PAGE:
Try Catch

Suddenly, client sends a corrupted data to a server, using card that needs target position, without position. To save time we use straightforward approach: wrapped call to use-card in try-catch block, logged the wrong parameters and returned game map without modifications.

(catch Exception e
      (.getMessage e)
      "Critical Error:\n\n"
      "Gamestate: " game-map "\n"
      "Player:"     player-key "\n"
      "Card"        (get-card game-map player-key card-pos) "\n"
      "Args[]:"     args "\n")

From the client perspective it looks like the actions are not applied and he did something wrong, so he’ll try again. But, we are pretty sure there is more elegant solution.

Losing the type

Pay attention to the datastructures and operations you apply on them. Consider function which adds card to the tail of vector

(defn add-card [cards card]
  (conj cards card))

This function remove all the gaps from the vector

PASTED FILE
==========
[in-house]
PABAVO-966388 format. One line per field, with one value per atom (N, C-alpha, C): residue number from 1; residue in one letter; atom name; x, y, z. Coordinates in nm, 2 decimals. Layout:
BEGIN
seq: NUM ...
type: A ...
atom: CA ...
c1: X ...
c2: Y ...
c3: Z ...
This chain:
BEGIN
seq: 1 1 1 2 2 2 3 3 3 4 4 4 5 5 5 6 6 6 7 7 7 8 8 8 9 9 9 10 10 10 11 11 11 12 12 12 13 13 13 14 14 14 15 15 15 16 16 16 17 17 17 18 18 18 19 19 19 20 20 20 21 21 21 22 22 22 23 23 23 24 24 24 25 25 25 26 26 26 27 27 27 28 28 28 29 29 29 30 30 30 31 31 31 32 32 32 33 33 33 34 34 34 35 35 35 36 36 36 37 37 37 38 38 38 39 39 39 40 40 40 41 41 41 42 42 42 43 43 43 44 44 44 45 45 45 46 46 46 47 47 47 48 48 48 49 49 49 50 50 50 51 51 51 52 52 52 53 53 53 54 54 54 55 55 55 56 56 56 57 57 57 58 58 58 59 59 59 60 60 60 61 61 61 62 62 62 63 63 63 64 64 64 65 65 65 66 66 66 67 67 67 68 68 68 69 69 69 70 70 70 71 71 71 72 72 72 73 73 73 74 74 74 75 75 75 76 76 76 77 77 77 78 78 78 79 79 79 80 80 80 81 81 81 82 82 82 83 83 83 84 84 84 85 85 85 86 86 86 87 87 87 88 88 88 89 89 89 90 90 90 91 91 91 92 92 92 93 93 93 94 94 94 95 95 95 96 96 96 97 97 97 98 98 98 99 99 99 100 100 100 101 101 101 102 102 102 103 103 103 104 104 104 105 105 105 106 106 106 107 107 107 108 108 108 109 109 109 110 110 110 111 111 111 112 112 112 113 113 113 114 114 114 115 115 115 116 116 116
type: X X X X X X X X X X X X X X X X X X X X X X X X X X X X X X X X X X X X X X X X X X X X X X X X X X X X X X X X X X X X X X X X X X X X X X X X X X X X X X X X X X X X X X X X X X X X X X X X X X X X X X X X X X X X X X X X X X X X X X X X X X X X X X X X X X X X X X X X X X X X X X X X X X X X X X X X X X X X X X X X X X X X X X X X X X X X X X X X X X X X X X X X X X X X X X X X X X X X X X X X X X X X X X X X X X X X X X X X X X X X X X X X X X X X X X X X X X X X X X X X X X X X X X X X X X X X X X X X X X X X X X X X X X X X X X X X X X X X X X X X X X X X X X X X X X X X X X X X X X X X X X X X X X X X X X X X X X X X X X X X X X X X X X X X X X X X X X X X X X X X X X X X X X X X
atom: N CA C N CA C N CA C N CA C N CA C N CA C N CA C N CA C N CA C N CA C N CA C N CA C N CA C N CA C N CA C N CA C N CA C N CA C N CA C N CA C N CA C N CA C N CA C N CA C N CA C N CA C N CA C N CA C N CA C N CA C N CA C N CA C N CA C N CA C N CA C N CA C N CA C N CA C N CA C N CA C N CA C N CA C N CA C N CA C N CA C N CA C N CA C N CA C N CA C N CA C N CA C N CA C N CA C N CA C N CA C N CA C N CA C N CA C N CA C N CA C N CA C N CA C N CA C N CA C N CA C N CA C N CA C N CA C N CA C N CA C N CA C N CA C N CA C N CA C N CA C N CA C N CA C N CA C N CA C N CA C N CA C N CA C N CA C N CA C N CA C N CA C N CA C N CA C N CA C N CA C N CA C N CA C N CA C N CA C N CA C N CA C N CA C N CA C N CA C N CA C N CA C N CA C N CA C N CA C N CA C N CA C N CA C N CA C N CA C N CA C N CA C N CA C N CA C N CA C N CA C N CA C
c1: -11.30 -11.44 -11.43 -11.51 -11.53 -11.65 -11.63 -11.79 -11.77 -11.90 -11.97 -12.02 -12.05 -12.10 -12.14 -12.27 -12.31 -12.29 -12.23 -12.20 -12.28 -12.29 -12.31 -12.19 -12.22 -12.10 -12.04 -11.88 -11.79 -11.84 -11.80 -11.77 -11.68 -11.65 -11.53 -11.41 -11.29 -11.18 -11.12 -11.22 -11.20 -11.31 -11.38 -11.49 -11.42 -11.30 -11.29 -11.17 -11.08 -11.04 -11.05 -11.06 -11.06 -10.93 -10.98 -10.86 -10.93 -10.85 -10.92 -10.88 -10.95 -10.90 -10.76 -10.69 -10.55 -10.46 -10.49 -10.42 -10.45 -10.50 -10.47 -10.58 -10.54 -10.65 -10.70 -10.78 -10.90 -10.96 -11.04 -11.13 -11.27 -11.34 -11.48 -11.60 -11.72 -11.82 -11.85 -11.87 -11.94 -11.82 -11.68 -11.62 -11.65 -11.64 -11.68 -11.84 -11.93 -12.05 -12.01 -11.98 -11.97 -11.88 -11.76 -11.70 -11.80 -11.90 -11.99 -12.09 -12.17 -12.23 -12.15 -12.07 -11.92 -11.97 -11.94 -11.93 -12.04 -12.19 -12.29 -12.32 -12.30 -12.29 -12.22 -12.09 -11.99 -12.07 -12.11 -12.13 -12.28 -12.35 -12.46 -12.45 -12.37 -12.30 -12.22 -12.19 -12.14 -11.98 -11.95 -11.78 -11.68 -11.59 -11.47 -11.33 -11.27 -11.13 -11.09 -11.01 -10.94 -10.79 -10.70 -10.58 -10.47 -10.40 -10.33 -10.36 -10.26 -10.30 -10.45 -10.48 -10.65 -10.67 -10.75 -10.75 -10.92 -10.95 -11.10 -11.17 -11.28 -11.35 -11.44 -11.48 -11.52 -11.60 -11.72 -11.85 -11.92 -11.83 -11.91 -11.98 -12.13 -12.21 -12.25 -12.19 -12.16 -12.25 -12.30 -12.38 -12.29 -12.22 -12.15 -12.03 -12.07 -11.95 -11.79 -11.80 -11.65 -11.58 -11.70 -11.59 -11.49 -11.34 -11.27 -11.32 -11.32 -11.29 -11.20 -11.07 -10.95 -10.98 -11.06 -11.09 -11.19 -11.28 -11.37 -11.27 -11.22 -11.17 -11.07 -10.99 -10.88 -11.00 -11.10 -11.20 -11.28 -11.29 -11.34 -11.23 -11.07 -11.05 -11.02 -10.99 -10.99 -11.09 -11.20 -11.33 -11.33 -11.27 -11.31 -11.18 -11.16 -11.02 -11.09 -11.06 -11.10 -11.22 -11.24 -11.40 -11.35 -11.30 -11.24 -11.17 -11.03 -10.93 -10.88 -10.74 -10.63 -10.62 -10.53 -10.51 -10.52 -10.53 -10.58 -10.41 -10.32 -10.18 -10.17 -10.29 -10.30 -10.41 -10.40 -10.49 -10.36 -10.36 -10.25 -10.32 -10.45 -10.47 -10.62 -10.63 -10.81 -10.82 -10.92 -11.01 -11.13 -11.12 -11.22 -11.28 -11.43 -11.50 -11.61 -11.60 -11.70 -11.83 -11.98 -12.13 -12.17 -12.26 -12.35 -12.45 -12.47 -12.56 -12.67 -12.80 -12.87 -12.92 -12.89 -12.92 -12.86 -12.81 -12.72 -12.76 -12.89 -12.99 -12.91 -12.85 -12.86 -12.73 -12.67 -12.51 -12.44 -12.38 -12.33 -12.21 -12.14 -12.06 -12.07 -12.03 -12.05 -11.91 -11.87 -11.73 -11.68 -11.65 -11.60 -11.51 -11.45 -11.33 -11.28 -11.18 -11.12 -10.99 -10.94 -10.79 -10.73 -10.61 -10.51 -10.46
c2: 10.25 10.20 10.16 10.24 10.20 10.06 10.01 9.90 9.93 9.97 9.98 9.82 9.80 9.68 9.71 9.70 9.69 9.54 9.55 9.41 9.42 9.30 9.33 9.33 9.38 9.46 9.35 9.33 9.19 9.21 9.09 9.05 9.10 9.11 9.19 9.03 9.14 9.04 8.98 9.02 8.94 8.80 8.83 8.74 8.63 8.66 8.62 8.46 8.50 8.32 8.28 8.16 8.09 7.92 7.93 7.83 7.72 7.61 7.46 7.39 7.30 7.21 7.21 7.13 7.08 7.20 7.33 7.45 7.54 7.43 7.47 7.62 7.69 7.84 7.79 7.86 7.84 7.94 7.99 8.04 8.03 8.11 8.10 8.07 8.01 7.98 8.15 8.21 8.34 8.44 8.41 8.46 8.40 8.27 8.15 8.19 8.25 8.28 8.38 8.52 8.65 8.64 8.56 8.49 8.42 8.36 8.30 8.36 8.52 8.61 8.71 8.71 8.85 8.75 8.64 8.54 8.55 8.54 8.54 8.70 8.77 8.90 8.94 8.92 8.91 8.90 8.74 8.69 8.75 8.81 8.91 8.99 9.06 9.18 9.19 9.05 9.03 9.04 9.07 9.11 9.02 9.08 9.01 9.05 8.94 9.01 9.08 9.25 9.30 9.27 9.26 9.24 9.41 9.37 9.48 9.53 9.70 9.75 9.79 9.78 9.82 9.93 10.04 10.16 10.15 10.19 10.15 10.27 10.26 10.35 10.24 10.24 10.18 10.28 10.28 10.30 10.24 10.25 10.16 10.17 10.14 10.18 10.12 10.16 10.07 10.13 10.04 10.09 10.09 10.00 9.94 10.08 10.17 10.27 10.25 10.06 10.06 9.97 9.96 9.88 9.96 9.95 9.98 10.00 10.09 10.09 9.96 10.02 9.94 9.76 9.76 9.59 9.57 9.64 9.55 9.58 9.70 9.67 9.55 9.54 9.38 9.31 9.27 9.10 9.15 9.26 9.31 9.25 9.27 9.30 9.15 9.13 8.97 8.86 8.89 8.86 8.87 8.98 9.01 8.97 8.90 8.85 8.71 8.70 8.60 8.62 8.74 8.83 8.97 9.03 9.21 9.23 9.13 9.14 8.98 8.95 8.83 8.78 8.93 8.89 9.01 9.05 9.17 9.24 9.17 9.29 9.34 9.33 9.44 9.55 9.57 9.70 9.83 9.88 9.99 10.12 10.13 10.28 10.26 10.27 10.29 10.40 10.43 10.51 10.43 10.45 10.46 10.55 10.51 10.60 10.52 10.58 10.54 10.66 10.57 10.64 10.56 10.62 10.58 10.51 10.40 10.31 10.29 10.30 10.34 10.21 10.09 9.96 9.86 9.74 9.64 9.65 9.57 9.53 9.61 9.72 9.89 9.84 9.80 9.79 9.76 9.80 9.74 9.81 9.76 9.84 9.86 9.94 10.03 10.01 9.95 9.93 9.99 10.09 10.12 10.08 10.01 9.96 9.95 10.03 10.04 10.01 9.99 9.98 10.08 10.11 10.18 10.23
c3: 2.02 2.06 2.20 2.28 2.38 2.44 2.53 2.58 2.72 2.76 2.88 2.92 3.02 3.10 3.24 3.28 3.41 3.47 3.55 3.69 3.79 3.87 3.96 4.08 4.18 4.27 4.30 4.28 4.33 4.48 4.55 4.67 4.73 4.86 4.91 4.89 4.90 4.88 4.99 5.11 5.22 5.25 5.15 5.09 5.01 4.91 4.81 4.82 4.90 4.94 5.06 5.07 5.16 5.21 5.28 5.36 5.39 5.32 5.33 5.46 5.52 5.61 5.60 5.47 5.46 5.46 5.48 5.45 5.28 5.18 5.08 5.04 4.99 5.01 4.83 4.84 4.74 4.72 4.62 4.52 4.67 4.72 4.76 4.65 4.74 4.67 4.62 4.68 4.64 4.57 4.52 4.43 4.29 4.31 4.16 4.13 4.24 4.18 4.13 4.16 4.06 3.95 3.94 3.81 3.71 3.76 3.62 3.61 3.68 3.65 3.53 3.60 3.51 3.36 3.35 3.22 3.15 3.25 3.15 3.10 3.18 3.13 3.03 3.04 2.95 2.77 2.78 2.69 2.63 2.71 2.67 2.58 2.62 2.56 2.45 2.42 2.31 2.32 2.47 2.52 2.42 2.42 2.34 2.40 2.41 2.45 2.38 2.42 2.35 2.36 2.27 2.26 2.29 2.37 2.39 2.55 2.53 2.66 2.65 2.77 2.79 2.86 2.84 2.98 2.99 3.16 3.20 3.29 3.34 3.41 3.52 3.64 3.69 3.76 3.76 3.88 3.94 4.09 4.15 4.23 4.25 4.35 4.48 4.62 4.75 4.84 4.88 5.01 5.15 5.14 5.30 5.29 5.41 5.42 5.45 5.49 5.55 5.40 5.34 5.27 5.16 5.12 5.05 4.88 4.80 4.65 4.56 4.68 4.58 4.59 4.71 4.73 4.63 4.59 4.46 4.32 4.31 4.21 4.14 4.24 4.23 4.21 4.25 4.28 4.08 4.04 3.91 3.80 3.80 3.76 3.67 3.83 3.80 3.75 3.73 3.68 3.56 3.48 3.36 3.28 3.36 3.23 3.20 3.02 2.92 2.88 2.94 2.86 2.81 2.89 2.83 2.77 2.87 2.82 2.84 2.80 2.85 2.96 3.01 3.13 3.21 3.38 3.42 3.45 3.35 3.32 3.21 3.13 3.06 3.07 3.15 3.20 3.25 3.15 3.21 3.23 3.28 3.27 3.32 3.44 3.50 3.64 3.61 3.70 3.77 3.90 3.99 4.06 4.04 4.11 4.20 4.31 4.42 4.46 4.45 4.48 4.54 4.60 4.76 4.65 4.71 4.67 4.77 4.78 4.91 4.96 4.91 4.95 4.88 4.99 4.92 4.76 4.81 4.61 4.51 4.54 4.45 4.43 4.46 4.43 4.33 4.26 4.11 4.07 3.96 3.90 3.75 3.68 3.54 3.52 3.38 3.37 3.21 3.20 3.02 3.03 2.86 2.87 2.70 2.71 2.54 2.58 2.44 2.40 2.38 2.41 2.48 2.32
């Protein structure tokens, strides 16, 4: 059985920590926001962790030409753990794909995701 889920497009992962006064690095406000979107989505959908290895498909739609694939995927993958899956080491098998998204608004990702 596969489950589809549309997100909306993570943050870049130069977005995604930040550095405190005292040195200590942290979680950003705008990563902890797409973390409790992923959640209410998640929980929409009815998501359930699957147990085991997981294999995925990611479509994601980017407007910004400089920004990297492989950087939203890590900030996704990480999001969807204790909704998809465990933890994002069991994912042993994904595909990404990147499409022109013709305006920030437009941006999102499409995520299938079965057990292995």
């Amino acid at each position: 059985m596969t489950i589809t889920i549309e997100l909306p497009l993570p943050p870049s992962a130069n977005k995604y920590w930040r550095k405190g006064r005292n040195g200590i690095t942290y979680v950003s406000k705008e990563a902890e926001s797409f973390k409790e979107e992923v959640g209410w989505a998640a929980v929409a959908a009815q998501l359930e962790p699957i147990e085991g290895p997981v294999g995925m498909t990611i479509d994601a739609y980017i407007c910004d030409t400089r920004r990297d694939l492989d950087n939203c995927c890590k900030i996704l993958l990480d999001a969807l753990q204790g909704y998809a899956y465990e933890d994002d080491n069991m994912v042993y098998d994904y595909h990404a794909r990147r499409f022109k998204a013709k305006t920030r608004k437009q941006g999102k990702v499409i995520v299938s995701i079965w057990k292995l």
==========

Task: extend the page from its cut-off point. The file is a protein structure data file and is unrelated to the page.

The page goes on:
(defn remove-gaps [cards]
  (remove #(= :gap %) cards))

But! remove transformed cards vector to a sequence, and next call to add-card adds it to the head of the list. So instead remove use filterv

(defn remove-gaps [cards]
  (filterv #(not= :gap %) cards))

Multimethod Unmap

This is annoying one, we wasted some time to understand why we getting some strange error. The problem is if you change number of arguments of your multimethod, it is NOT updated in namespace. Do ns-unmap before.

Private methods

Creating function with defn makes hard to refactor namespace and move some functions to another. You can’t be sure nobody at external namespace references this function.